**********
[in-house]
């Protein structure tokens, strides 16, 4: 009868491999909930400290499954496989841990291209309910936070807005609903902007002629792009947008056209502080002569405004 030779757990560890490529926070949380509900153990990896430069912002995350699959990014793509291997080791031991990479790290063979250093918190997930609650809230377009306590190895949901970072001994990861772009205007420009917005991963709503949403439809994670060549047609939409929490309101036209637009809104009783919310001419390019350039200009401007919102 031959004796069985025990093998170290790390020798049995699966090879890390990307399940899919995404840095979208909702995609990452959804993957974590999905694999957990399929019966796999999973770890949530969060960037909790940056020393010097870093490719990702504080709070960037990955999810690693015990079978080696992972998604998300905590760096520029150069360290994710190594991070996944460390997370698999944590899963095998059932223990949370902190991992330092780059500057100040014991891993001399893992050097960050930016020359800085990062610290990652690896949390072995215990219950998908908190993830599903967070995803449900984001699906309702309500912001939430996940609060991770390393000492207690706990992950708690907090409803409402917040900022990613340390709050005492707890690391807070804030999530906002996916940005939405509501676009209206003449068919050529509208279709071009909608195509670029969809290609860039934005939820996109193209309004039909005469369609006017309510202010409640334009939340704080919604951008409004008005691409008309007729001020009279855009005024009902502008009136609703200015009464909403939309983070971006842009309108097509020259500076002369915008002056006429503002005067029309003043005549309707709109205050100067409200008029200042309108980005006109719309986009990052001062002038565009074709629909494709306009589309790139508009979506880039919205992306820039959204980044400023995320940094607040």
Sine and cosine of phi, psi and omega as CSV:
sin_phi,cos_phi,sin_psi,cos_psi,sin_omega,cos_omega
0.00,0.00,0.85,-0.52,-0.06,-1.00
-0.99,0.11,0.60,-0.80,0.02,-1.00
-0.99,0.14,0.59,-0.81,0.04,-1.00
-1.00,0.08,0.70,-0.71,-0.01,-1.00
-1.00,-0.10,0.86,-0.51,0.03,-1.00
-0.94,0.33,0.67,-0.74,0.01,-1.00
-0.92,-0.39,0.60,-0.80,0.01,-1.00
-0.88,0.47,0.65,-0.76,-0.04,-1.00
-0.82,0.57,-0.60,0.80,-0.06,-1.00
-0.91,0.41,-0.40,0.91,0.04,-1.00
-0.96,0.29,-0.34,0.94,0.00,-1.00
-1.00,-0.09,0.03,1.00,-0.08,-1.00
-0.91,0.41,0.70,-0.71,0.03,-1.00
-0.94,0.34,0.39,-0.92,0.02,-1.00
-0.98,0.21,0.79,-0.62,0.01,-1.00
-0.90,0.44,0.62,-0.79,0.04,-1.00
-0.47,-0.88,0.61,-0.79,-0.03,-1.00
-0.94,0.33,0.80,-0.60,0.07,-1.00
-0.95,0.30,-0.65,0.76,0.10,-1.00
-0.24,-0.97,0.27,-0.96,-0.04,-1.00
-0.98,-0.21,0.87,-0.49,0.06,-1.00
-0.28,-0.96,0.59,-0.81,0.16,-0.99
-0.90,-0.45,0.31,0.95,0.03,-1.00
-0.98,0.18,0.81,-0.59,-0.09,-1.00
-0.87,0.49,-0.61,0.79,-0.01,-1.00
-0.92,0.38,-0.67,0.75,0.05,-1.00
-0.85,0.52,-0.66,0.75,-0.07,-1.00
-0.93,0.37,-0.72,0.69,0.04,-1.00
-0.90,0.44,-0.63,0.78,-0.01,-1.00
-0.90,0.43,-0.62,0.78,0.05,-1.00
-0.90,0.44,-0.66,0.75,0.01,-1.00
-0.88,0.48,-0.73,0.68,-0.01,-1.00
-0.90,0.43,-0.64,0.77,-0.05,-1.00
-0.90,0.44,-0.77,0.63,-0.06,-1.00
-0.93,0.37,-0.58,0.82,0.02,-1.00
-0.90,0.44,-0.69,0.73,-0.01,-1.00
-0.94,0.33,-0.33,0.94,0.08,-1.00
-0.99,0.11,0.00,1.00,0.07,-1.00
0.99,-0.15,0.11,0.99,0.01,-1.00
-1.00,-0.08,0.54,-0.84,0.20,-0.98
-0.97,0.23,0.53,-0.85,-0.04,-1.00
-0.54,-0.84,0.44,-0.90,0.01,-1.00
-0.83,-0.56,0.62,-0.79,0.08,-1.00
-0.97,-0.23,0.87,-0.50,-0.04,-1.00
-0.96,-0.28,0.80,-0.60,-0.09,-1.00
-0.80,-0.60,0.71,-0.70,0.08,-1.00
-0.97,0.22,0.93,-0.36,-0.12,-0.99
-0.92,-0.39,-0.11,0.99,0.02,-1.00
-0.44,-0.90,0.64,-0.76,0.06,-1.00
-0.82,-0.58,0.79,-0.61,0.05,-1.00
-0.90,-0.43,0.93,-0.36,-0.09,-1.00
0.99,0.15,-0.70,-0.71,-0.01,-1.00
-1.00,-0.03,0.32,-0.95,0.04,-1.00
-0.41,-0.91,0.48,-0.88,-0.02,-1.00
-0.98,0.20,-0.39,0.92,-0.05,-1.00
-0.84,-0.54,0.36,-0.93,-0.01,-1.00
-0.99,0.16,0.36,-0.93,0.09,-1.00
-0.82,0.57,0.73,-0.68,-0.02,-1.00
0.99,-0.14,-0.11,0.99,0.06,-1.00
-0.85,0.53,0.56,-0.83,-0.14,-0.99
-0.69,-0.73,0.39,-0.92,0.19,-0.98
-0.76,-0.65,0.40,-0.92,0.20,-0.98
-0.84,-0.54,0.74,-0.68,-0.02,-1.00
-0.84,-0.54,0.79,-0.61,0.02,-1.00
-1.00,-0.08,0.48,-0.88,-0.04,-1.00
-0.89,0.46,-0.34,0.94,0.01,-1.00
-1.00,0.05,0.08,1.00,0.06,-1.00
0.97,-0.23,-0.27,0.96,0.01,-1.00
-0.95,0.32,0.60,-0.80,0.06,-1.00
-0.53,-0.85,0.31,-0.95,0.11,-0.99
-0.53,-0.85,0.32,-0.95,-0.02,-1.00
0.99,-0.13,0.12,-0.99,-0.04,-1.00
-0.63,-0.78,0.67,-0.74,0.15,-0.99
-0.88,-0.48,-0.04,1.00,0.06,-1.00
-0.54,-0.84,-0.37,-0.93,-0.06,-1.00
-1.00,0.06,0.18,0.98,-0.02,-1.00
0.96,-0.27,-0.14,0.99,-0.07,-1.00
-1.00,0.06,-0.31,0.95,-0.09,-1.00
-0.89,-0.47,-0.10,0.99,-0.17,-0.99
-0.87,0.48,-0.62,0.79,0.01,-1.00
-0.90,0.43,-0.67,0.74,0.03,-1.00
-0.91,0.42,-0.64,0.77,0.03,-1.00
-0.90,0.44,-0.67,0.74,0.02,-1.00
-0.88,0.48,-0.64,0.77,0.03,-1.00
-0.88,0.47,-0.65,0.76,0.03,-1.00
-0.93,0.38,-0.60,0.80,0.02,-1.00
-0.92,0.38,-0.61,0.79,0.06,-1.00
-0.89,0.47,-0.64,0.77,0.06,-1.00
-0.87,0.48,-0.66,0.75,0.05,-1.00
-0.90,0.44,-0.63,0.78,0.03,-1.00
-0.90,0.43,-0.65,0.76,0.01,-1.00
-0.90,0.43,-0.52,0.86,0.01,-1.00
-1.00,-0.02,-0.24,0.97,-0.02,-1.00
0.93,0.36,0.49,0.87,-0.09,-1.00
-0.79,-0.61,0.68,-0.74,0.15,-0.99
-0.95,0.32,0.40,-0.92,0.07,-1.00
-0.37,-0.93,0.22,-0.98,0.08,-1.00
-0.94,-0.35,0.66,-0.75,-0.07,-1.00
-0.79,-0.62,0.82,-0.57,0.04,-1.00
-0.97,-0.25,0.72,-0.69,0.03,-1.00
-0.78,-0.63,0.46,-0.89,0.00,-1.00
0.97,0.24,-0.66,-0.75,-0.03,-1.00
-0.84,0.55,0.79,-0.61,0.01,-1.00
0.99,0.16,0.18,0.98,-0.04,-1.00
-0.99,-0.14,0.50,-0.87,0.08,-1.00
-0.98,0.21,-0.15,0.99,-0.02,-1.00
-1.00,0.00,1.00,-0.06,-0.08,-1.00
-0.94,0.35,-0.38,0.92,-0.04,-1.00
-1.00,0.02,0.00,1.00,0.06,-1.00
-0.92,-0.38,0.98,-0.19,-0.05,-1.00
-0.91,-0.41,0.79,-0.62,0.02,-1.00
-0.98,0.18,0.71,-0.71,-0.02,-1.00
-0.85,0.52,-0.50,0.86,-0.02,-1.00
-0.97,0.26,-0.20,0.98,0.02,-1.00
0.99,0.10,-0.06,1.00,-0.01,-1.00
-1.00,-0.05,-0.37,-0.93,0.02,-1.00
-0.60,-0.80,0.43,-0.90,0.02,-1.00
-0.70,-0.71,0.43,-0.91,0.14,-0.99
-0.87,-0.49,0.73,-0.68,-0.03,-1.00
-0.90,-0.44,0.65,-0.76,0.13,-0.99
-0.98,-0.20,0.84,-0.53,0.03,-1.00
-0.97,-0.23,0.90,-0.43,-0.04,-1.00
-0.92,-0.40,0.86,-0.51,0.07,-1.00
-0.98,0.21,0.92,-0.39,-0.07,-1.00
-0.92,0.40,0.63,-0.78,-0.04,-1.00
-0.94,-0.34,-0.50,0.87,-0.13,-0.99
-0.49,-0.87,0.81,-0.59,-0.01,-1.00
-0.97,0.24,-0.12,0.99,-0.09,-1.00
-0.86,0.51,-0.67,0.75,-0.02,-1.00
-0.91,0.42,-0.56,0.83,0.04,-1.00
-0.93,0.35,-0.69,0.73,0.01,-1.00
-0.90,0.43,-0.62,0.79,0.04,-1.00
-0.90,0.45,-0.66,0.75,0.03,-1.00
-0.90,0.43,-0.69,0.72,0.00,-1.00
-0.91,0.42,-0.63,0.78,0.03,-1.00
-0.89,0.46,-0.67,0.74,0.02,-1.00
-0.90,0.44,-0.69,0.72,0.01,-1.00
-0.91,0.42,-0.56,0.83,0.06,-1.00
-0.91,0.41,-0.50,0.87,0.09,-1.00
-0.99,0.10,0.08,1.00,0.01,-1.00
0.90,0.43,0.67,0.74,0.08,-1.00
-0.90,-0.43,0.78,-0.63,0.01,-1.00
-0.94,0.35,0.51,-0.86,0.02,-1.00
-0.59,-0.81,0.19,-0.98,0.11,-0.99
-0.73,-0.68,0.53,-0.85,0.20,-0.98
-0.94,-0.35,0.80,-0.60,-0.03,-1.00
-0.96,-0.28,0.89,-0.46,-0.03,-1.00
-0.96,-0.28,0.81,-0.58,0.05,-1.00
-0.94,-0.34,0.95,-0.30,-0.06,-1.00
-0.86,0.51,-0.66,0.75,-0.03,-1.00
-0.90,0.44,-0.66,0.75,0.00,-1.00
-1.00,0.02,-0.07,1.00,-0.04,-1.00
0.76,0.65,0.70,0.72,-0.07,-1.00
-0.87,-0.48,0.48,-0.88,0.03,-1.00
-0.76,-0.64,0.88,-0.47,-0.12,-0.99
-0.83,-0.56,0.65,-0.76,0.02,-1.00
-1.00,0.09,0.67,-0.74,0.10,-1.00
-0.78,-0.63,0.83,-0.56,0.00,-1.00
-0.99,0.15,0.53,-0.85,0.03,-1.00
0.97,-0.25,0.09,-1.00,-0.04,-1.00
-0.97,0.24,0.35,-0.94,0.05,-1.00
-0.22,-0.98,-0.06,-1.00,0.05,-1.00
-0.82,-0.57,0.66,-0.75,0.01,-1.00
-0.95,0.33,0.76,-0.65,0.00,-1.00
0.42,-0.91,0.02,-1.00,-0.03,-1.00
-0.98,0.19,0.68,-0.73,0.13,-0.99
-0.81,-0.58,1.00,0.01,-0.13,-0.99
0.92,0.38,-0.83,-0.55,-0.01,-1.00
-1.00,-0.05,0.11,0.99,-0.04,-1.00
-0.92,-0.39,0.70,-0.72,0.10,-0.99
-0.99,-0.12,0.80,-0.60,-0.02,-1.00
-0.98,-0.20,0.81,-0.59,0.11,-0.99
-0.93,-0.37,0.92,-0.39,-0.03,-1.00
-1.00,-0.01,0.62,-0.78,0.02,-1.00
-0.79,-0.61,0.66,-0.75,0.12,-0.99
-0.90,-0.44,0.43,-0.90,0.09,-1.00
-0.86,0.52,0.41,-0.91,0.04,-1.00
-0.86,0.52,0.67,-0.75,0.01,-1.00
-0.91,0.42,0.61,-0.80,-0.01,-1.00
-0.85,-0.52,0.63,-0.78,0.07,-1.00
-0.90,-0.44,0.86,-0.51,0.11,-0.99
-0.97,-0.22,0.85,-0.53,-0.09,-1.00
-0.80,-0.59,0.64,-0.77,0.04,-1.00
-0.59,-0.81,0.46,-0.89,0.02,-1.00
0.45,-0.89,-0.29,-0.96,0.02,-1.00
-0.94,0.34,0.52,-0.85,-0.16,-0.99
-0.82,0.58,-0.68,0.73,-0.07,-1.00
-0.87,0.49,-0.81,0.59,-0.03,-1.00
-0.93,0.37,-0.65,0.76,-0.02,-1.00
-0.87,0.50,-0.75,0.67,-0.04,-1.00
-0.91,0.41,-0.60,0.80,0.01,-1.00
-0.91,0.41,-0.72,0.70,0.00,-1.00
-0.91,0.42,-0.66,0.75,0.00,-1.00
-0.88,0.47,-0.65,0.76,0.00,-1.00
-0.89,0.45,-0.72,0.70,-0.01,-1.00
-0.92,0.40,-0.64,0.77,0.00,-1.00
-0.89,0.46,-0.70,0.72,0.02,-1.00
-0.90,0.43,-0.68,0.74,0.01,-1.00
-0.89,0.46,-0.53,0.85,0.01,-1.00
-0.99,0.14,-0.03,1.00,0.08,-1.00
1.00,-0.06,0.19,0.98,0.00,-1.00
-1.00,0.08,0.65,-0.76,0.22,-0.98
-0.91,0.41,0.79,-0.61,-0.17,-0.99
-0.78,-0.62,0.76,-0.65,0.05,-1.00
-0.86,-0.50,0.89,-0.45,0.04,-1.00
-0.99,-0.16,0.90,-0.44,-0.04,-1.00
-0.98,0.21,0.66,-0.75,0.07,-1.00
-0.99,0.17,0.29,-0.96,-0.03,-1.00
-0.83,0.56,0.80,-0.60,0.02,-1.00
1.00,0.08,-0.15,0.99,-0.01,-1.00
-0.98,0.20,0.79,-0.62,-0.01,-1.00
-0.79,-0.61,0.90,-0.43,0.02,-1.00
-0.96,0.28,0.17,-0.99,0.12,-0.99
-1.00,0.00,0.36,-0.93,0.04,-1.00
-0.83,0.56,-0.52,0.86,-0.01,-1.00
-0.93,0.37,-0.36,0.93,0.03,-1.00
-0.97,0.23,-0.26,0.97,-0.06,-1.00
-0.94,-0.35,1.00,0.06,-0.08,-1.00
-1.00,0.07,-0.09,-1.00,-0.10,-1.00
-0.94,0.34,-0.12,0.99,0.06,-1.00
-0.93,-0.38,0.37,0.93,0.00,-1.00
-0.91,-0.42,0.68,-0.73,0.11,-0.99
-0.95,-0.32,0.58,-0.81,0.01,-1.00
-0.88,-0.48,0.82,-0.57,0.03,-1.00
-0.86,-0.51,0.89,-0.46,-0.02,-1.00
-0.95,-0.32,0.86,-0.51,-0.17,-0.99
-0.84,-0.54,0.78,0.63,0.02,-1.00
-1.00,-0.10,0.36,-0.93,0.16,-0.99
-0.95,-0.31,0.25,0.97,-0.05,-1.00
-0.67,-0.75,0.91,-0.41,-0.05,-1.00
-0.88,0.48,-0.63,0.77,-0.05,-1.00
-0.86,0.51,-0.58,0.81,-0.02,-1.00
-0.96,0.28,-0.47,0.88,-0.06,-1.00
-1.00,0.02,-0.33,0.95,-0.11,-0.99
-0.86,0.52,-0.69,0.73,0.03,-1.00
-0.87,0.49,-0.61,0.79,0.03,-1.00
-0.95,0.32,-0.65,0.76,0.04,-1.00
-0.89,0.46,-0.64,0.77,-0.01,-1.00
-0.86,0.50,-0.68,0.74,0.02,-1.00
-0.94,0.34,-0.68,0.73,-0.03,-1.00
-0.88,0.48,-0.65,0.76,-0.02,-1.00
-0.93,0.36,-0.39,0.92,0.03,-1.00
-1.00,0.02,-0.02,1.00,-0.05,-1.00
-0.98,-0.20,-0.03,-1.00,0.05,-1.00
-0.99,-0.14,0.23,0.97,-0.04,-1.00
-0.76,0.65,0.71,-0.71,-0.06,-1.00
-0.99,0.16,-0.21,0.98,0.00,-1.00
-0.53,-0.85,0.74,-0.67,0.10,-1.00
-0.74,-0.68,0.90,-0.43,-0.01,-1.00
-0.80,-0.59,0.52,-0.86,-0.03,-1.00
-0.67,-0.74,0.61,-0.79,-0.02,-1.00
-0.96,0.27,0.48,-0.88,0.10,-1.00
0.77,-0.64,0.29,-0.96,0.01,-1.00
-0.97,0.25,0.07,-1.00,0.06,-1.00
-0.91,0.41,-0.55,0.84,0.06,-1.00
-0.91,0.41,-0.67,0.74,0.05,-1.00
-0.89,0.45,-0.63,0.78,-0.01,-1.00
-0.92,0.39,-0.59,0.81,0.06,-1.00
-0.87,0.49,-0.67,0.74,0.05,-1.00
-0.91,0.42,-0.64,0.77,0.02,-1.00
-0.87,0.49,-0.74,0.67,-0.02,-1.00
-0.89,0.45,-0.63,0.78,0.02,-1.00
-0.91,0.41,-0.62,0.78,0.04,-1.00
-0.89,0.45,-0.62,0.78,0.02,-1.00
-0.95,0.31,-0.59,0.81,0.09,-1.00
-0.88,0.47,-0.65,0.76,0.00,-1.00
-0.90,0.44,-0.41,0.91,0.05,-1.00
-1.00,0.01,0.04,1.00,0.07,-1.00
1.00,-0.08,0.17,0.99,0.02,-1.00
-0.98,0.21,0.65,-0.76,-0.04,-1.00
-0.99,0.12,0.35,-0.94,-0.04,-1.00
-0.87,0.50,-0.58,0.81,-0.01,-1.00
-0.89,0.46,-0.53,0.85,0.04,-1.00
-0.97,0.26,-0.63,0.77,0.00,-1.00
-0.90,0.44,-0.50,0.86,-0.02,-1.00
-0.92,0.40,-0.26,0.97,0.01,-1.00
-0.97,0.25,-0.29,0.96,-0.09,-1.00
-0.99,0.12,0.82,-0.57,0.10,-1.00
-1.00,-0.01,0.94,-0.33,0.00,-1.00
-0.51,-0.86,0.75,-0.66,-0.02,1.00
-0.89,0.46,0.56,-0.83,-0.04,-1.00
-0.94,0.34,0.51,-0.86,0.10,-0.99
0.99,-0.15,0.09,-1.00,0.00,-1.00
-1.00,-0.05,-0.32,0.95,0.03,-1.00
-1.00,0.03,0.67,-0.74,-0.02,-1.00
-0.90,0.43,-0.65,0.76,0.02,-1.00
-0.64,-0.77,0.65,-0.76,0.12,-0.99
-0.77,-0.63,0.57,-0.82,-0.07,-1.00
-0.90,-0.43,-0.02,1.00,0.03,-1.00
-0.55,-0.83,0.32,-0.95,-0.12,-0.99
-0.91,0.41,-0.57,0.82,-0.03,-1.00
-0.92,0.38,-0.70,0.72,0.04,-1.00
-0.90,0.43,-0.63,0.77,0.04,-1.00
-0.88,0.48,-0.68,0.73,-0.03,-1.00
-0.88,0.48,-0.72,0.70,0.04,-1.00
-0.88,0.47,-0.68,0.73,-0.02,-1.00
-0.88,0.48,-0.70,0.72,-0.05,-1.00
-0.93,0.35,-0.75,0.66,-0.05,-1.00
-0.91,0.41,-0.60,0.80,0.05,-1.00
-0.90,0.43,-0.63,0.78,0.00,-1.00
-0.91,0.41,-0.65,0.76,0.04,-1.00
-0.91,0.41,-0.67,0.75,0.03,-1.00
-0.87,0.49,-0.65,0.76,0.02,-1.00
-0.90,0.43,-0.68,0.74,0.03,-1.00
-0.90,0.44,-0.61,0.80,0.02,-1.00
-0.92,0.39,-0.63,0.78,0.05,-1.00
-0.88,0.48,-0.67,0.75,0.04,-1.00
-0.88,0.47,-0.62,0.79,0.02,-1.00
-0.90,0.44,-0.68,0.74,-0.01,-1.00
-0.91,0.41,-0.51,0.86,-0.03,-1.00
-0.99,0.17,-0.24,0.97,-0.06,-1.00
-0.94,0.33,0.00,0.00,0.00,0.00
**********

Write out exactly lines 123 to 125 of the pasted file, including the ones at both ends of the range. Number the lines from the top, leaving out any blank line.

-0.87,-0.49,0.73,-0.68,-0.03,-1.00
-0.90,-0.44,0.65,-0.76,0.13,-0.99
-0.98,-0.20,0.84,-0.53,0.03,-1.00